How the elephant got his trunk: what evolution can teach us about complexity

Reminds me of Kaufmann’s mention that the adjacent possible is “historical”, in other words the culmination point, the result or outcome, of past events. In that sense, the past is both a constraint on the future (via the adjacent possible) and the source of what is possible in the adjacent possible.

The substratum of possibilities (with its own historical trajectory that shapes it) that things evolve out of can perhaps be better described as a constraint rather than a cause.

How the elephant got his trunk: what evolution can teach us about complexity

Categories, tags, and the mayonnaise problem

In one of our local grocery stores, mayonnaise is located in the aisle with salad dressing. In another, mayonnaise is located with condiments (such as ketchup and mustard).

According to Wikipedia, mayonnaise is a condiment. A variety of sources talk about mayonnaise as a base for, but not necessarily being, salad dressings of various sorts.

What intrigues me here is the decision making process of the store managers or, if there is such a thing, the “person who decides what products get placed on what shelf in which aisle” when evaluating where they should shelve mayonnaise in their store.

And, even more so, how they came to these different decisions.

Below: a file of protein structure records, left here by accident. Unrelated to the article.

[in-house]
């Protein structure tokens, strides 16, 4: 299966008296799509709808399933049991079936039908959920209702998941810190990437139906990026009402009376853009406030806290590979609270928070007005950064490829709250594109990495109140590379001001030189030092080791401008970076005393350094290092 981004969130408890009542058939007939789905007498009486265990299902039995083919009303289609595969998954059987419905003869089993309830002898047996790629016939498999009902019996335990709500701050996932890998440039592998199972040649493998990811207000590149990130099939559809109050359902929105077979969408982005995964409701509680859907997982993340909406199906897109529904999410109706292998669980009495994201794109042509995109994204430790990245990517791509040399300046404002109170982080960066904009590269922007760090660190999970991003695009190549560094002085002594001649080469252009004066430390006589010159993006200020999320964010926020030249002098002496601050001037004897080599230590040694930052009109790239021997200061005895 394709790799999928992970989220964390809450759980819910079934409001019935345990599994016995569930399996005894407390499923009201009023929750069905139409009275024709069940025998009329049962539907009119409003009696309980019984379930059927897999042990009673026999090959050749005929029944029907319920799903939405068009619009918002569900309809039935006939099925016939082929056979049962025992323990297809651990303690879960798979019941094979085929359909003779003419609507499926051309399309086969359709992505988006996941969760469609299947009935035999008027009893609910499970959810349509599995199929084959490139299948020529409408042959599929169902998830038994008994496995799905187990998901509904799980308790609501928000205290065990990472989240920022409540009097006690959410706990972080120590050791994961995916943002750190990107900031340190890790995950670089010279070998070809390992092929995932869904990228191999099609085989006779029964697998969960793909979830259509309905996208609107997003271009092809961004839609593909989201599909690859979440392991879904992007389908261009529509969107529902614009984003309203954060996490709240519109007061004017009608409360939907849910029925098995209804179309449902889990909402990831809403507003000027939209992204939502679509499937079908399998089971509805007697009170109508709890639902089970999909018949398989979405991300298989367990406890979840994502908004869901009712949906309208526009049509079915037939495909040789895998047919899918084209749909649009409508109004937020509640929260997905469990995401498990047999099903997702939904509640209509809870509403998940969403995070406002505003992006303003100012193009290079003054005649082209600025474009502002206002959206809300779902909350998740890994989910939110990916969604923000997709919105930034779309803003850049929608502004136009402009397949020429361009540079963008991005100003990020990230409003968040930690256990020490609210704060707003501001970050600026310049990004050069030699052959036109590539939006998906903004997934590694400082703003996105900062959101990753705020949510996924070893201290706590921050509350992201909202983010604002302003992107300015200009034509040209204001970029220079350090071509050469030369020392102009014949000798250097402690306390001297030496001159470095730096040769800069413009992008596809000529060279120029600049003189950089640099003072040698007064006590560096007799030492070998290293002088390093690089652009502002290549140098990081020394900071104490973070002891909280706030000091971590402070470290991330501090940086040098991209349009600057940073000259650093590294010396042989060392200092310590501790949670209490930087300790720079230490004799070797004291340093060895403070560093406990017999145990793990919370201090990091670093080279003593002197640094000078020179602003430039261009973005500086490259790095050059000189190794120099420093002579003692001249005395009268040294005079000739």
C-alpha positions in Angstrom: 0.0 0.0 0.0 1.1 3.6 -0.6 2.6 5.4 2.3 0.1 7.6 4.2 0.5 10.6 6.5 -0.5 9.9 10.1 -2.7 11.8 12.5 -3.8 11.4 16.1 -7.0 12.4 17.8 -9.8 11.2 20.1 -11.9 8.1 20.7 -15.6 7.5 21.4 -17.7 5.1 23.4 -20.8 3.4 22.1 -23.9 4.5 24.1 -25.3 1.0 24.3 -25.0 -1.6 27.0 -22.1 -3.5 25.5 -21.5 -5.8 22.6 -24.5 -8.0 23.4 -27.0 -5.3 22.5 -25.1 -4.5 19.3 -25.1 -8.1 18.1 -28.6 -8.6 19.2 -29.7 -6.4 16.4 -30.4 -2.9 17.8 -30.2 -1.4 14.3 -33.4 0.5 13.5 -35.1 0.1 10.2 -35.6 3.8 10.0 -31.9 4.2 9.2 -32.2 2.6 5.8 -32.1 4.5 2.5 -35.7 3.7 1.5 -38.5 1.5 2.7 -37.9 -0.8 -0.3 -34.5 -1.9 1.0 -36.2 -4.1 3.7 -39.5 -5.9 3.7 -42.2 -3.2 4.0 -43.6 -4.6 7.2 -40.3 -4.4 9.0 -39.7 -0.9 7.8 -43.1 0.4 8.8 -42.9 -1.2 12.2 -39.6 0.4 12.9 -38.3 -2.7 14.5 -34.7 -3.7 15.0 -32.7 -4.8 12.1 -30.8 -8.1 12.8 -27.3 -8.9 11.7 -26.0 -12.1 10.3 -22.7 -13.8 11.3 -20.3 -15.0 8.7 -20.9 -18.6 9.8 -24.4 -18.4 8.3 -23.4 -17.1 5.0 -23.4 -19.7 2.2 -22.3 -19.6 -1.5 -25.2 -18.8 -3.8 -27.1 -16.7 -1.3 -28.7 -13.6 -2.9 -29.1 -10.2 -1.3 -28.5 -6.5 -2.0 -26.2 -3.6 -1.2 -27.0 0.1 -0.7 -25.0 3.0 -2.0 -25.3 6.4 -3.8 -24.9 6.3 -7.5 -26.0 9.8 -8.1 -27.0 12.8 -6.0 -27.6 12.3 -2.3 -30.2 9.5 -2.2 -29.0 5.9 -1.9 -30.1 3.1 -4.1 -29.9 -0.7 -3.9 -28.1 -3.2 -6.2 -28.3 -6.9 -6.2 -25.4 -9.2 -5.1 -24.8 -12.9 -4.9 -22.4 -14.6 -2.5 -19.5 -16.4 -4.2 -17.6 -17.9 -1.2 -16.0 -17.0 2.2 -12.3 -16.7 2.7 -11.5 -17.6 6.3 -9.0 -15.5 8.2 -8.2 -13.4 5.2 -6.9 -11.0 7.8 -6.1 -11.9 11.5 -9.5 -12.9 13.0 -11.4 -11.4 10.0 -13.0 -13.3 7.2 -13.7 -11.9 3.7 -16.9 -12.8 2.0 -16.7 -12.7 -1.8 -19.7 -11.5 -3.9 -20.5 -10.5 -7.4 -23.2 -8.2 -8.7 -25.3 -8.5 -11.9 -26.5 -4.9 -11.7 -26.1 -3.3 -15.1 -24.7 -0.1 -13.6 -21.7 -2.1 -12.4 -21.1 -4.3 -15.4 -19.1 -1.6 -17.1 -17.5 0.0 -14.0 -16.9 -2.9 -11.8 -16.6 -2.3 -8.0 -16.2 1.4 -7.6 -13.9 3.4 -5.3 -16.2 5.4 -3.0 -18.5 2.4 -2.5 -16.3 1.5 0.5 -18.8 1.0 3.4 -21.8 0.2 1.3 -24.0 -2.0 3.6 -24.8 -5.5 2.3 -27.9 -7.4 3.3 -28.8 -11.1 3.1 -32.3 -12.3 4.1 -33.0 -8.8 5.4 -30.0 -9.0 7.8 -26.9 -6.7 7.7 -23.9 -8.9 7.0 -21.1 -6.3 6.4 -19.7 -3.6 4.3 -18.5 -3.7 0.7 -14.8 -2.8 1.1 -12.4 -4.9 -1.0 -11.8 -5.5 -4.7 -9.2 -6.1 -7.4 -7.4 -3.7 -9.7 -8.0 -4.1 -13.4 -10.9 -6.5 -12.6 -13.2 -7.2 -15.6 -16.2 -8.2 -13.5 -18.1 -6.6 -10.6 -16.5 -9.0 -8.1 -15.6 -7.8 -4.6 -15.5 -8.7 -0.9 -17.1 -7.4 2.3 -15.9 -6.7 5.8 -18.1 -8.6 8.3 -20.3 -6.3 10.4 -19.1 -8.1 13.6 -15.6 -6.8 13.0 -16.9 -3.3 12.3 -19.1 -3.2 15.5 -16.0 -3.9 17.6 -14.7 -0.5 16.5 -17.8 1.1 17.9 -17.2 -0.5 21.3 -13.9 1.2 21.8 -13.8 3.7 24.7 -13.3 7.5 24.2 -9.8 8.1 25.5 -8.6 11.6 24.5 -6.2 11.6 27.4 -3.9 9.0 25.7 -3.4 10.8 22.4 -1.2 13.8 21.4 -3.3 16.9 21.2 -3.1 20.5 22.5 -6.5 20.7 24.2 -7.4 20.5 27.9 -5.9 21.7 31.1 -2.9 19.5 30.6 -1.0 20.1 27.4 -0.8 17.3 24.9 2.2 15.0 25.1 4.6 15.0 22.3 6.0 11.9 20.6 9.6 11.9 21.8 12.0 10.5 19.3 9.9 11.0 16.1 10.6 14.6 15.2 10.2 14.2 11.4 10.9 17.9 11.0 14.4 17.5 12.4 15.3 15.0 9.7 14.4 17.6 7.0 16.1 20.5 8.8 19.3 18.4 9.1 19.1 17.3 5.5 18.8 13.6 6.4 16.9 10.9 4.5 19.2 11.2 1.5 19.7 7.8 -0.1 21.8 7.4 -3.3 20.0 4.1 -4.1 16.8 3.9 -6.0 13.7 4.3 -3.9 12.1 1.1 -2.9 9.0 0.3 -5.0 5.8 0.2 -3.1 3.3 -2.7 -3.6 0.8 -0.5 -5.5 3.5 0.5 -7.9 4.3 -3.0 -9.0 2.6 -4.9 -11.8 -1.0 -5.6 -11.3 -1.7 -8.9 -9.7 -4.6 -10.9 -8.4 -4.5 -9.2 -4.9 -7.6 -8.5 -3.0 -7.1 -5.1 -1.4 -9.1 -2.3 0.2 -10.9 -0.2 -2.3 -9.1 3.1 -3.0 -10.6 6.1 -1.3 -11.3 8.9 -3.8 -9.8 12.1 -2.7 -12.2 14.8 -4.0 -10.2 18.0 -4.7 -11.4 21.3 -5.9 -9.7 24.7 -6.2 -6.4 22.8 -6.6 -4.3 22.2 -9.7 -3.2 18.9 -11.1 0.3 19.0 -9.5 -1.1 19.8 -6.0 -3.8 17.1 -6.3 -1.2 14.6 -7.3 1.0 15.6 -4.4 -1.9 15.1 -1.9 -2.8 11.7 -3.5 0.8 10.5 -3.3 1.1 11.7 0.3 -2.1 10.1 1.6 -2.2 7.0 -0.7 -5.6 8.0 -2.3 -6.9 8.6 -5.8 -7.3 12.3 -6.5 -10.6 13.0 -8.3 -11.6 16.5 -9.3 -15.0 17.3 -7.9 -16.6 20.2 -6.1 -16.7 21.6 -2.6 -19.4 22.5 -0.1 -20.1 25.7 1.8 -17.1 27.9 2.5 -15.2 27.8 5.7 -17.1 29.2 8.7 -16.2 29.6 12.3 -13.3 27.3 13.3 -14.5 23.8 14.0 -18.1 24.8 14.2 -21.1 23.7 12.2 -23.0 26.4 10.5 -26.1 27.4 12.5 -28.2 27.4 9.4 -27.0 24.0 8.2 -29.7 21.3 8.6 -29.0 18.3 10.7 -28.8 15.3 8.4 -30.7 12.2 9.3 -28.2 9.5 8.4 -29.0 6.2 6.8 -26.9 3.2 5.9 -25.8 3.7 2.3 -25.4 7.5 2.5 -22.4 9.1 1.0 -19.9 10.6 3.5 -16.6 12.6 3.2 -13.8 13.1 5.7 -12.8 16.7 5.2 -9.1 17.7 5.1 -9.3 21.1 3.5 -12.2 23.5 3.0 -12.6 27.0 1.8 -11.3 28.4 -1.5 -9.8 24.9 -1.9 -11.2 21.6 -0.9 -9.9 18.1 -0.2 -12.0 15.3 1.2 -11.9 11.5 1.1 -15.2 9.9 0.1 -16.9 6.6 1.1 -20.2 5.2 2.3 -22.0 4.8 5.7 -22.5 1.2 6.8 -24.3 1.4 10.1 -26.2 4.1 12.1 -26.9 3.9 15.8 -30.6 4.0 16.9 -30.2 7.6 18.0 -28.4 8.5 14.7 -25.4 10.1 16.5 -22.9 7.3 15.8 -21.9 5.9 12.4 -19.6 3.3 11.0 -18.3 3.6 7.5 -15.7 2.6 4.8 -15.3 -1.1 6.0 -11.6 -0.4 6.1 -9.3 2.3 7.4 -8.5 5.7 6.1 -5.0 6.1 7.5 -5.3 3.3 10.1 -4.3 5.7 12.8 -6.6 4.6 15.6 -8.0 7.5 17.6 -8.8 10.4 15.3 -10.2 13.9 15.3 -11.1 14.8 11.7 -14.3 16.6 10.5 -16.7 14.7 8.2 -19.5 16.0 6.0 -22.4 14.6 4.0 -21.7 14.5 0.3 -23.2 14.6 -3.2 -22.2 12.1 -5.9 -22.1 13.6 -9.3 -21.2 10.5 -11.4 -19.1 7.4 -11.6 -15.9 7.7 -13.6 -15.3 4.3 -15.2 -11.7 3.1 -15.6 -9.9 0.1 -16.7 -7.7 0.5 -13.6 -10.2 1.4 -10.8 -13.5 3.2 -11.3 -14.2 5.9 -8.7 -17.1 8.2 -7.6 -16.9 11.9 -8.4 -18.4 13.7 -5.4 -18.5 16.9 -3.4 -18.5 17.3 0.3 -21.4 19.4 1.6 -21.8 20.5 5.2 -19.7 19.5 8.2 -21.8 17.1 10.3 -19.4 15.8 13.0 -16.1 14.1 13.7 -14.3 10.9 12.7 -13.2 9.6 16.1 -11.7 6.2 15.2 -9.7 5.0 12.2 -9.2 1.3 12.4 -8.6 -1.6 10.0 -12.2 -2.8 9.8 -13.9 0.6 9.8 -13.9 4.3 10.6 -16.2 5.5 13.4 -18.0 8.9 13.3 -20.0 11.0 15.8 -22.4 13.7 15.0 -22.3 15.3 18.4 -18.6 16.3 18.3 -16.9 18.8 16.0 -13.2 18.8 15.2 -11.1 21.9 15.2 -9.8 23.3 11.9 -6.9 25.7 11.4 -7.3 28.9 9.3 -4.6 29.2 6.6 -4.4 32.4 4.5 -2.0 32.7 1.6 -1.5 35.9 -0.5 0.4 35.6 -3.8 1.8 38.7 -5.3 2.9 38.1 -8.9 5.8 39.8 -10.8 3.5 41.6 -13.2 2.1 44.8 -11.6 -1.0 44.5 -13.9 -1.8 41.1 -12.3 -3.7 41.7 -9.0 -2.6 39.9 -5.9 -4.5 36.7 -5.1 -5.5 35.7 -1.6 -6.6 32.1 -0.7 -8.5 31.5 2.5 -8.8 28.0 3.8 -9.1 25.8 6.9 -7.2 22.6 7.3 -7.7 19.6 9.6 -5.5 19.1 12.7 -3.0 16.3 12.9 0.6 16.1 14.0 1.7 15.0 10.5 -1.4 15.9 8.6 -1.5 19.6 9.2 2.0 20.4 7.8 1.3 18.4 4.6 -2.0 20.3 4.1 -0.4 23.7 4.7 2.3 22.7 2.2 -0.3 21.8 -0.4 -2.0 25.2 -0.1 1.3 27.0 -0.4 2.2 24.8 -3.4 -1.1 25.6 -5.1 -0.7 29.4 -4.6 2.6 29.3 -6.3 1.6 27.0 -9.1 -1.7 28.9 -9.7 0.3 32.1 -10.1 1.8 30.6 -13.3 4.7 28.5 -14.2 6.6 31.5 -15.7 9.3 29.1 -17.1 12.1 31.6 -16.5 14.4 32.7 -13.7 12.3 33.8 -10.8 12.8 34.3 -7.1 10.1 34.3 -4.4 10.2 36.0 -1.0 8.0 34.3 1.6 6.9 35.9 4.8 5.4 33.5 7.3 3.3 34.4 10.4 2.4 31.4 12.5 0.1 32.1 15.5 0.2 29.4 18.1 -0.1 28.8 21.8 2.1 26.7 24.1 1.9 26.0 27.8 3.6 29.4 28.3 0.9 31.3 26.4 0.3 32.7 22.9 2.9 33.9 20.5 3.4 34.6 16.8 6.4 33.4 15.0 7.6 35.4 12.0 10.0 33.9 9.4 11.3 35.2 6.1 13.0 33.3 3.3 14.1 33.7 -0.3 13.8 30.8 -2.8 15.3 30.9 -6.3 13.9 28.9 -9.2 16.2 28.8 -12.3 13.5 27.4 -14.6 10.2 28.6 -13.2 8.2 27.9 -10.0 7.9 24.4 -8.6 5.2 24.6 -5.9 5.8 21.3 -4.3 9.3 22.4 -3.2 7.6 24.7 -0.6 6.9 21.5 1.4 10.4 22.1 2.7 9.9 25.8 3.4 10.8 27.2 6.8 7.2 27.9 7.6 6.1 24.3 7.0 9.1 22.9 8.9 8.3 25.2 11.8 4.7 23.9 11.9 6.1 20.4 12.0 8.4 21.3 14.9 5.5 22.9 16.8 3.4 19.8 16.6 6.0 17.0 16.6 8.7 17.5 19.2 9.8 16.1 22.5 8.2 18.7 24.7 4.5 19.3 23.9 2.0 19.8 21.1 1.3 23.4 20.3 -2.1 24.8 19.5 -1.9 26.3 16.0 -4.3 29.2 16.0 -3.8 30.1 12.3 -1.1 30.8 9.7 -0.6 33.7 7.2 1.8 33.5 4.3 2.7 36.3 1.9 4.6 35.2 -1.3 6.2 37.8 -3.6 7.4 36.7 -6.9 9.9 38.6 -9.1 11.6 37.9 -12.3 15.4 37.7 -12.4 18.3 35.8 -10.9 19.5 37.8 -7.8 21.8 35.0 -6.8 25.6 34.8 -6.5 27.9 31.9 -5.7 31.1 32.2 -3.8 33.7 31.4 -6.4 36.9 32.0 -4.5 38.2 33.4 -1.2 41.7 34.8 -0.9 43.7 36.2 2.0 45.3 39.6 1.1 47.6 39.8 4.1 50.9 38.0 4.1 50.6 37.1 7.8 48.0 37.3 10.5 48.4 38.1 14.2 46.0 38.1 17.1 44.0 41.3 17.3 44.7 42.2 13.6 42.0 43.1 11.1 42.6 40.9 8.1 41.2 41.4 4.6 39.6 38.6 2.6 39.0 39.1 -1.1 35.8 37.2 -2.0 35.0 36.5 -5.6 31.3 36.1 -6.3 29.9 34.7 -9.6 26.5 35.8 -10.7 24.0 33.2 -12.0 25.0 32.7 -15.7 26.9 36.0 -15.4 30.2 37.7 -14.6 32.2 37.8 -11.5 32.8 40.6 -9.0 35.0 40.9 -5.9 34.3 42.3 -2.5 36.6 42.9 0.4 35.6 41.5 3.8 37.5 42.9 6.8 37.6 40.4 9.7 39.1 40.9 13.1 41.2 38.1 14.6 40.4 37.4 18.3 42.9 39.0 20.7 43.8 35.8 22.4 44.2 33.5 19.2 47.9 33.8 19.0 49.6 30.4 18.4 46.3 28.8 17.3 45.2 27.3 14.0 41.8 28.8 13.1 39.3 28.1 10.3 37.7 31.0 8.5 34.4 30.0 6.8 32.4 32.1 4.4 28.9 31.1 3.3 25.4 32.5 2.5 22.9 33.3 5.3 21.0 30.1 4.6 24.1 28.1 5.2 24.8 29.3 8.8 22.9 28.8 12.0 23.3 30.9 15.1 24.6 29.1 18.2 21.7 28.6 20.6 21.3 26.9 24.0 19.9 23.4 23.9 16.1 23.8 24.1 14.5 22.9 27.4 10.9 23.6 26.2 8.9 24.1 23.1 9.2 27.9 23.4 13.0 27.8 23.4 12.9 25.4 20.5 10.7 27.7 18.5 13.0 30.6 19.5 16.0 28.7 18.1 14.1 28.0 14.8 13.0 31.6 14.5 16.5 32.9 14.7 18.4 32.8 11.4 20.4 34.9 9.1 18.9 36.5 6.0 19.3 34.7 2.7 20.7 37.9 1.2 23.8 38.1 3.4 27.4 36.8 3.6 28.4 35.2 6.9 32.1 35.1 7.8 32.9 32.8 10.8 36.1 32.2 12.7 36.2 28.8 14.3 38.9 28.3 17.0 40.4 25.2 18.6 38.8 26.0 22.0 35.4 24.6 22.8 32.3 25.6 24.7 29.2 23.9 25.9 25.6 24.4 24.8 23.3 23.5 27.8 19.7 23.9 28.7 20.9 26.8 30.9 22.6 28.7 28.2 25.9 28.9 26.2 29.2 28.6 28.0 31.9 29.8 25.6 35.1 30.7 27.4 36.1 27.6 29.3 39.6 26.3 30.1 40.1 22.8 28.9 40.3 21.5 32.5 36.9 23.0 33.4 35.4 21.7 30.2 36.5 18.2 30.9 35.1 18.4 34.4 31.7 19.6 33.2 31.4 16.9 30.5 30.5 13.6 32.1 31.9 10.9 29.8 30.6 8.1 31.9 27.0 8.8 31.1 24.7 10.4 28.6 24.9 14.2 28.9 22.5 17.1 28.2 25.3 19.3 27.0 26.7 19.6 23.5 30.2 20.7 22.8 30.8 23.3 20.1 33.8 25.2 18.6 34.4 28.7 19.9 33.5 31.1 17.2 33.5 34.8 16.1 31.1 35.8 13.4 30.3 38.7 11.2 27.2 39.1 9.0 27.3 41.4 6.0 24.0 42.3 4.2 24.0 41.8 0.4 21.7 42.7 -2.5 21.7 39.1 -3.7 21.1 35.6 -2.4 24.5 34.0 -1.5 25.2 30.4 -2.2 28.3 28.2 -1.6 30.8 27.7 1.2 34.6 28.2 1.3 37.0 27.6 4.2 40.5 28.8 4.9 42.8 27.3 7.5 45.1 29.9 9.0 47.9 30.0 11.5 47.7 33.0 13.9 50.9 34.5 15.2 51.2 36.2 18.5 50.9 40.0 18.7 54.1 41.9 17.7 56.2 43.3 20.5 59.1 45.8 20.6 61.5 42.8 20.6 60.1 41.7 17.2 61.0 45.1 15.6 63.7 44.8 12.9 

Design Thinking misses a fourth circle. Ikigai comes to the rescue.

Sustainable Design Thinking inspired by the Ikigai Source : complexus.fr and @maga-lik
Sustainable Design Thinking inspired by the Ikigai Source : complexus.fr and @maga-lik

That being said, I’m here to argue that without integrating the needs of our ecological and social fabric, design thinking is obsolete. Not only does it generate less value, it also directly contradicts the “human-centered approach” that IDEO claims since its beginnings in 1978. I will go as far as saying that Tim Brown himself, consciously or not, knows it.

FXPasquier – Design Thinking misses a fourth circle. Ikigai comes to the rescue.

Understanding complexity: A prerequisite for sustainable design

The sciences of complexity are a variety of process-oriented areas of research exploring non- linear dynamics within complex systems. As I have mentioned before, the simplest definition for a complex system is any system with more than three interacting variables. Complexity is thus a common feature of the world we inhabit.

Daniel Christian Wahl – Understanding complexity: A prerequisite for sustainable design